Case #1: Jeanette and Tom had been married 15 years. Wanting to surprise him for his birthday, Jeanette bought (with her own money) Tom a big-screen LCD television.
Tom’s reaction? He instantly blew up and berated Jeanette for spending so much money, buying more television than they needed, and buying a bigger one than they had previously looked at together. Jeanette was dumbfounded at his reaction, as she truly thought this would be a gift that would greatly please her husband.
Case#2: Jim was having a friendly beer with his brother-in-law Jack when the discussion turned to Jack’s extreme success in life.
Wanting to complement him, Jim commented on how far he had come, how proud of himself he must be and how much he is an inspiration to others, given his background with alcoholic and dysfunctional parents. Rather than seeing this as a complement, however, Jack became offended and angry and began to berate Jim for having said such a thing that he was interpreting as a “put down.”
Anger is caused by our view of things
As these examples clearly show, people are not disturbed by things or events, but by the view they take of them—an observation made in the early 2nd Century by Greek philosopher Epictetus.
When an upsetting family event occurs, you have a choice of how you are going to explain it to yourself —what you are going to tell yourself about it—which will greatly influence how angry, stressed, or upset you will become over it.
Learning to change what you tell yourself – your self-talk – is a powerful tool to break a cycle of negativity that can often poison our minds when we get angry. We all have a voice in our mind that tells us messages and stories about family members and how they behave.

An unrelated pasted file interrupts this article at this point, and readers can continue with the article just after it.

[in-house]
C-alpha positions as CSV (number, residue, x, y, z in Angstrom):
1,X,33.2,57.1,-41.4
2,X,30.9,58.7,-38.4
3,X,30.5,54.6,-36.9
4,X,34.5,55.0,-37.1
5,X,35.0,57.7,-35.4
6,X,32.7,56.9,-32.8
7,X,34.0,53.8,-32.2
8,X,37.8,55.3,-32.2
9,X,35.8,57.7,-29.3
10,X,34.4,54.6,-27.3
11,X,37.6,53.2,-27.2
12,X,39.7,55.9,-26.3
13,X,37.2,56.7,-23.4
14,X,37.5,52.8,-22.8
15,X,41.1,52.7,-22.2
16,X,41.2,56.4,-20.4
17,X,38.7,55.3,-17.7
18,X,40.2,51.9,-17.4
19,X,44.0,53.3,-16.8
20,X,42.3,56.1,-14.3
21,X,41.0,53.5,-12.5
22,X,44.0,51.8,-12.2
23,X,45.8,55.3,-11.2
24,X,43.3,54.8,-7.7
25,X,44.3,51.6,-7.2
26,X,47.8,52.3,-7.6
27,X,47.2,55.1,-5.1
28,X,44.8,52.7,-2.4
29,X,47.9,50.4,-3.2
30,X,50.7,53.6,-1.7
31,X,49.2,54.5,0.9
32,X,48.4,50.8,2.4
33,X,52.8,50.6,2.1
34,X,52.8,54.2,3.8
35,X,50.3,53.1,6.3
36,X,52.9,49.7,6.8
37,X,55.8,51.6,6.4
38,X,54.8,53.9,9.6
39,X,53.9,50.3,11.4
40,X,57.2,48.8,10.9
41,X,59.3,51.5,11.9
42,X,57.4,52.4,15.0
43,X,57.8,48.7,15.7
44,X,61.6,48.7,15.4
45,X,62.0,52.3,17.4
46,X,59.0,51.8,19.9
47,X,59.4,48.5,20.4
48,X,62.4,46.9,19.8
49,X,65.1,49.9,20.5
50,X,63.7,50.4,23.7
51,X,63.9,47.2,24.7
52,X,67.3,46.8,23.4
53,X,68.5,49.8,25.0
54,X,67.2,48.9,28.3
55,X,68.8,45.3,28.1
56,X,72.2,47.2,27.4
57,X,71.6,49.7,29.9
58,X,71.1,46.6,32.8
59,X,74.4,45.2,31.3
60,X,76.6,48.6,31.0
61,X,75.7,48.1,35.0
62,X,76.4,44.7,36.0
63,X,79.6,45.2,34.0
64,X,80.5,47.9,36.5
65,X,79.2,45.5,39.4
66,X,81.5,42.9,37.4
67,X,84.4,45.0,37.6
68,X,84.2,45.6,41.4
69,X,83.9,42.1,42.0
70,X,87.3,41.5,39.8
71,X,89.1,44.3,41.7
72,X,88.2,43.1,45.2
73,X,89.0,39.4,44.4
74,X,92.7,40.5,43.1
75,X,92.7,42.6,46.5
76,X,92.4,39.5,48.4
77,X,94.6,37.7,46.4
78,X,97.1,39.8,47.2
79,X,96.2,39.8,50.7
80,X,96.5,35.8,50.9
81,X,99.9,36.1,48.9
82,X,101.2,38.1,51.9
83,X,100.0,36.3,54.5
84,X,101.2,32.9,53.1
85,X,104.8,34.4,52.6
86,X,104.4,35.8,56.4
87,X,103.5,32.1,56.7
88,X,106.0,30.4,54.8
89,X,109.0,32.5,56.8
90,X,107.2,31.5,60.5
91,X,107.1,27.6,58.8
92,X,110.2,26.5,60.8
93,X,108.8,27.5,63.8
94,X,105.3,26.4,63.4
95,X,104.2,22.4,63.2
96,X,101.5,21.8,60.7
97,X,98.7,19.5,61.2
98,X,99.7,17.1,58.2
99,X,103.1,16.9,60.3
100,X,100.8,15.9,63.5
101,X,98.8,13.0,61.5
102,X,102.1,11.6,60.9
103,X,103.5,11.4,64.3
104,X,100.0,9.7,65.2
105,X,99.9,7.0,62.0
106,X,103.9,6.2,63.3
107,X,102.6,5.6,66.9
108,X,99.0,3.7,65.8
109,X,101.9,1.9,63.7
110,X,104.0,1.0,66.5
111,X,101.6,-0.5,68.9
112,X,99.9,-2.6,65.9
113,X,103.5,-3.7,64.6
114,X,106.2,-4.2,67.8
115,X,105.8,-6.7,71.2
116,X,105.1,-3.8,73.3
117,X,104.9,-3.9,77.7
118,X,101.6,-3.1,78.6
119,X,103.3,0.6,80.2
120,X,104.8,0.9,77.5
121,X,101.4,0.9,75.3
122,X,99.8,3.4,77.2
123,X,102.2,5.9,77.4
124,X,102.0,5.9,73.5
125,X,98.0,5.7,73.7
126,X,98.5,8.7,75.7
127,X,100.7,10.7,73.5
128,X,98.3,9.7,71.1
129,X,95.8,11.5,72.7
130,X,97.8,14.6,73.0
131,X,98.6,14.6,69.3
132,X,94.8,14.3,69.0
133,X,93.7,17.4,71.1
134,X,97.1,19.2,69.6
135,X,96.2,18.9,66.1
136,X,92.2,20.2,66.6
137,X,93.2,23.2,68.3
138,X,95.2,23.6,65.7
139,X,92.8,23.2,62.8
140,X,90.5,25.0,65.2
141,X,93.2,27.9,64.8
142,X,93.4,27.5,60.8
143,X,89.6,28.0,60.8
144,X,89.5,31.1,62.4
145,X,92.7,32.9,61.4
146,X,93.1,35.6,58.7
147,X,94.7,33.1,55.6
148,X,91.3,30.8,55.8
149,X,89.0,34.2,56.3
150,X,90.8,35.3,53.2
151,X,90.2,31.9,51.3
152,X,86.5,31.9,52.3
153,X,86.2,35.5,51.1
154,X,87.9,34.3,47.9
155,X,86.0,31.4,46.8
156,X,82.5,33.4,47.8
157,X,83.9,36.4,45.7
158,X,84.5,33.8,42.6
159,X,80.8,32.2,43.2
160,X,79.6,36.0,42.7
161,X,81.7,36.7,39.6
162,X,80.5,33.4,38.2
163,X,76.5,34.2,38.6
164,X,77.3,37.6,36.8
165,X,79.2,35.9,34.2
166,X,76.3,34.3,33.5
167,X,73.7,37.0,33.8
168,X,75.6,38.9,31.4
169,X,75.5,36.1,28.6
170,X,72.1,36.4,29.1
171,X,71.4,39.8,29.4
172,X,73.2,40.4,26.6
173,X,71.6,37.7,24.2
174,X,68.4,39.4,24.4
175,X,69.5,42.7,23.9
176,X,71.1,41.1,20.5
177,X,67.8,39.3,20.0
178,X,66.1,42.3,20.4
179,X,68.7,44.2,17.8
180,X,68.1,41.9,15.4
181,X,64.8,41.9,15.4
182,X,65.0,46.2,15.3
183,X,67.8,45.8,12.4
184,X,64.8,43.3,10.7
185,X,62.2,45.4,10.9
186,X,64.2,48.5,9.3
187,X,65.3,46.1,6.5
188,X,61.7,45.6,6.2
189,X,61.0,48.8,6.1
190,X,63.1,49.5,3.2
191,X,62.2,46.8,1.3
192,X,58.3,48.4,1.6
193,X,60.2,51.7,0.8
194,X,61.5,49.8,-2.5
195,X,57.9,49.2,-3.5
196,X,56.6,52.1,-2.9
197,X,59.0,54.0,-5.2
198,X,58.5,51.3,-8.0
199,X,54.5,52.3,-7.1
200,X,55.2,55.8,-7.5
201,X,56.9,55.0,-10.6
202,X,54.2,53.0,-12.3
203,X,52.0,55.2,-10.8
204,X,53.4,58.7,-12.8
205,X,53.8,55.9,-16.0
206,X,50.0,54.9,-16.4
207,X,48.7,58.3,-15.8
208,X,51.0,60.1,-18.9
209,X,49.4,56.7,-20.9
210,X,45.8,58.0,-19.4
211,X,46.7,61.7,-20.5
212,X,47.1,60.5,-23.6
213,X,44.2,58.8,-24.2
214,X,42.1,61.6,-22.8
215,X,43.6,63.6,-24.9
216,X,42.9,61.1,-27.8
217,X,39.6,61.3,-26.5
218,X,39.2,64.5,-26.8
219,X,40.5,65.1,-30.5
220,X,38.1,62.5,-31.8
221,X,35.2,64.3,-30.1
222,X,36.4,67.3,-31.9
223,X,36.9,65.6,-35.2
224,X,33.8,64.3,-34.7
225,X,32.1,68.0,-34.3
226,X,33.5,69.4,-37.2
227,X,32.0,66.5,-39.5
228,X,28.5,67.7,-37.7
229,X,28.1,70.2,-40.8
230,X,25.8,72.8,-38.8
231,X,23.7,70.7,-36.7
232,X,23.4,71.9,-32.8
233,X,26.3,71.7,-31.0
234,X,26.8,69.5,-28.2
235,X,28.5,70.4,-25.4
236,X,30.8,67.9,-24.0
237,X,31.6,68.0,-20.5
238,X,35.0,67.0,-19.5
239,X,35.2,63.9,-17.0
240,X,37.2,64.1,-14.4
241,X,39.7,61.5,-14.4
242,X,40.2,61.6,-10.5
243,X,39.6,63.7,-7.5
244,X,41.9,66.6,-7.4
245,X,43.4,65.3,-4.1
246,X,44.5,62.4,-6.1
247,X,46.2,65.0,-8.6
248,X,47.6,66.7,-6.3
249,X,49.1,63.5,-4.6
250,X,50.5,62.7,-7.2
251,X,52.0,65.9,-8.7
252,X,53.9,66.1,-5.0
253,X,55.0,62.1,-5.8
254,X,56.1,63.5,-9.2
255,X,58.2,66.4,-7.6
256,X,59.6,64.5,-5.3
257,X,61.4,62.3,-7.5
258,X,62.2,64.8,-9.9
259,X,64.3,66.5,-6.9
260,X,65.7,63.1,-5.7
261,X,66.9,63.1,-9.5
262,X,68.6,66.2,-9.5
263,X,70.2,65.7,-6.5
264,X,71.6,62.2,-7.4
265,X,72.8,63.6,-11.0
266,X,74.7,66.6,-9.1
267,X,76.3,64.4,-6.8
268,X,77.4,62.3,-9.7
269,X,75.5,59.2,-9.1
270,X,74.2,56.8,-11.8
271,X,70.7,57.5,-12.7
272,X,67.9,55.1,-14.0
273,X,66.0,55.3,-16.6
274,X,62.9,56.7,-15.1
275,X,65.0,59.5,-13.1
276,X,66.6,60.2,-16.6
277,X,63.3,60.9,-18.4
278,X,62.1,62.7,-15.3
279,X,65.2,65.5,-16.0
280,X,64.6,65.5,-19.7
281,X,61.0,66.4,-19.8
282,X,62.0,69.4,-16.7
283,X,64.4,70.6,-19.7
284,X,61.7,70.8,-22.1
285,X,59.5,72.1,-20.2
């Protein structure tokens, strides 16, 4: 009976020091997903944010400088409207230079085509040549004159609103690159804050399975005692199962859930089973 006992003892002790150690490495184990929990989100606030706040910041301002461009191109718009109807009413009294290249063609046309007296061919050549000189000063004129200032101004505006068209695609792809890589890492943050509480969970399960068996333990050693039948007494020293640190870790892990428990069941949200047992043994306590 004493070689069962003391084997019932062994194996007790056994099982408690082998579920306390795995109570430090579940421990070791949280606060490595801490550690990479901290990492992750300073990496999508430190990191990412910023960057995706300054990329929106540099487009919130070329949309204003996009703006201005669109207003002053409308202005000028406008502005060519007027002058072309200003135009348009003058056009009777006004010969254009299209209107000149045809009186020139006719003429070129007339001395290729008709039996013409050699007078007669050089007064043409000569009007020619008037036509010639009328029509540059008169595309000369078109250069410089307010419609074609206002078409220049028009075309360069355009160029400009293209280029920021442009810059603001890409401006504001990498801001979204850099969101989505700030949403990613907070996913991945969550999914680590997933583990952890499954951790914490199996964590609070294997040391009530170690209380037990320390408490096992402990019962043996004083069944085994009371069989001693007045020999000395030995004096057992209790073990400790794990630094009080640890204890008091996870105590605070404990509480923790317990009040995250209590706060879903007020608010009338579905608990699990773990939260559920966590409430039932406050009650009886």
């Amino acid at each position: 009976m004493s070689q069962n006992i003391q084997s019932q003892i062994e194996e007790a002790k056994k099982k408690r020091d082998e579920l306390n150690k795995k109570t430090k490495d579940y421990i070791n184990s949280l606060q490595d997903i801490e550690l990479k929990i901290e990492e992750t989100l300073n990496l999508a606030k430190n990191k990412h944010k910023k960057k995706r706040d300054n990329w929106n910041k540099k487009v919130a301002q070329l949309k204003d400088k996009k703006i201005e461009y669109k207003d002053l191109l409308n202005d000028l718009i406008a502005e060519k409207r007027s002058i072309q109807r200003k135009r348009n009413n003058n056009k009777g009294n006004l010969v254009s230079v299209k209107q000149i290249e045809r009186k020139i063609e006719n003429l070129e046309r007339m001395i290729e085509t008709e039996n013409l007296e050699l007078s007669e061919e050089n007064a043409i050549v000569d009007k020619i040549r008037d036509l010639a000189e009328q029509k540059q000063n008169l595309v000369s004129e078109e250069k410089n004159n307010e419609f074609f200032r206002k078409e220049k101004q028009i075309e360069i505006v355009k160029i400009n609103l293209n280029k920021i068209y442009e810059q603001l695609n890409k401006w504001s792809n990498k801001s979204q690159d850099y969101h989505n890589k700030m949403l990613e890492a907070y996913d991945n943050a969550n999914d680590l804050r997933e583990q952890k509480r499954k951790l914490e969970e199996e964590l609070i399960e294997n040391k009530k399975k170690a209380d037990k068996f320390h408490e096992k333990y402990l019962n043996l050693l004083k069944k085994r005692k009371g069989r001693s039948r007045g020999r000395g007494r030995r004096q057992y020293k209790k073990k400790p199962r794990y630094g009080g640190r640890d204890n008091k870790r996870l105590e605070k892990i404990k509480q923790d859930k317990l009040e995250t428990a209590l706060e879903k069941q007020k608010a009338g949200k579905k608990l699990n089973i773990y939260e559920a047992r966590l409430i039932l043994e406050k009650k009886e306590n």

Tom, who exploded when his loving wife bought him a new television was telling himself things like: she has such poor judgment buying a bigger TV than we need; there she goes again, spending money excessively; why can’t she ever do what I want her to do? Why did I marry such a woman?
Of course, none of these things made any sense to Tom once he cooled down and became his rational self again. But, at the moment of anger explosion, all those self- statements seemed 100% real and true to him.
Jack who became offended at being congratulated for overcoming his past, was actually having the following conversation in his head: he is putting me down because I had alcoholic parents; he is saying I am not capable of being successful on my own instead of “overcoming” something in my past; he is mocking me because of how I grew up.
No wonder he became so upset at Jim’s innocent attempt at a compliment. Like many of us, he was responding to his perspective of what was being communicated —not Jim’s.
Three Steps to Change Self-Talk
Step 1 – Retreat and Think Things Over. Do not respond immediately to a family anger or stress trigger. Give your body and your mind a chance to calm down so you can think rationally. Research shows this may take at least 20 minutes.
Step 2 – Look at the evidence. The most convincing way of disputing negative self-talk toward a family member is to show yourself it is factually incorrect. Do not lie to yourself, but like a detective simply and honestly look at all the evidence around the issue at hand.
For instance, when calm Tom remembered that his wife was excellent with money and rarely overspent. Jack remembered that Jim never disparaged him and, in fact, had always supported him throughout the years of their friendship.
Step 3 – Find alternative ways of interpreting the behavior of family members that is more positive—and more useful.
Tom was finally able to see his wife’s buying behavior as a sign of love and caring for him, rather than trying to hurt him or cause stress.
Jack was eventually capable of seeing that Jim was truly trying to complement him and that he truly saw Jack as someone to be admired because of how far he had come in life.